What performance boost do you get from the 15" ?

Discussion in 'MacBook Pro' started by gordosuperfly, Dec 7, 2016.

  1. gordosuperfly macrumors newbie

    Dec 7, 2016
    I really love the portability of the 13" but I think I may miss the graphics card you get with the 15...

    That being the case, I don't do a ton of video... very minimal. Mostly a ton of aperture/lightroom/photoshop and design work. I can't imagine the graphics card being used a terrible amount there but what is your thoughts? Also, it is it more draining on the 13" to be hooked up to a 5k?

    Finally, I know the 13" essentially blocks you out of any gaming, like with sim city 5 or Civ 6, right? I like my games at at least moderate to high graphics... Otherwise, whats the point?

  2. Altis macrumors 68030

    Sep 10, 2013
    Hello gordosuperfly,

    I'm not really sure I understand your question, but the 15" has quad-core CPUs rather than dual-core in the 13". That alone makes for a pretty big difference. They also come with 16 GB of RAM base and a dedicated GPU.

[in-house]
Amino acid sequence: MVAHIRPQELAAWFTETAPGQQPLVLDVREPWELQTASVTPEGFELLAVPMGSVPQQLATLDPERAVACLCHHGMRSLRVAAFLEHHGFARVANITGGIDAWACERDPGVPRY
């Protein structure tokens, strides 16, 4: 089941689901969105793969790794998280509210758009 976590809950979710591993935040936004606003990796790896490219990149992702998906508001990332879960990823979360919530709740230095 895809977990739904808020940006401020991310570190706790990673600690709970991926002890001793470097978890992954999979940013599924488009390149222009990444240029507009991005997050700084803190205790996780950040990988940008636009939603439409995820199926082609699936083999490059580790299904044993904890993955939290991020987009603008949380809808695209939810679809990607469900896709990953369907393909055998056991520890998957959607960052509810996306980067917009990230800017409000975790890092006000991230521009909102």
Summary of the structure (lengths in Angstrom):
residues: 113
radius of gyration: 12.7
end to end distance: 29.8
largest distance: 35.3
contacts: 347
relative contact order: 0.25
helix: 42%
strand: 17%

It all adds up to a notable step up in overall performance.

    I would imagine it's more taxing on the 13" to output 5k due to the integrated graphics, but I think it would only really be noticeable when you're doing something that eats up GPU at the same time (such as video editing or gaming). Normal desktop usage should be similar.
  3. gordosuperfly thread starter macrumors newbie

    Dec 7, 2016
    Thanks for the reply! I understand the quad core does give some boost doing some applications but I guess I wondering from the standpoint of aperture, lightroom, photoshop-- would there be a significant difference due to the graphics card. Assuming you have a 13" with 16gb of ram...
  4. matthewh133 macrumors newbie

    Nov 15, 2016
    There's a pretty big difference. My wife has the 13" mid 2015 and the 15" I tried was notably faster while sorting through photos and doing taxing filters etc.
  5. littlepud macrumors regular

    Sep 16, 2012
    The quad and 16 GB is much more flexible when working with virtual machines.

Share This Page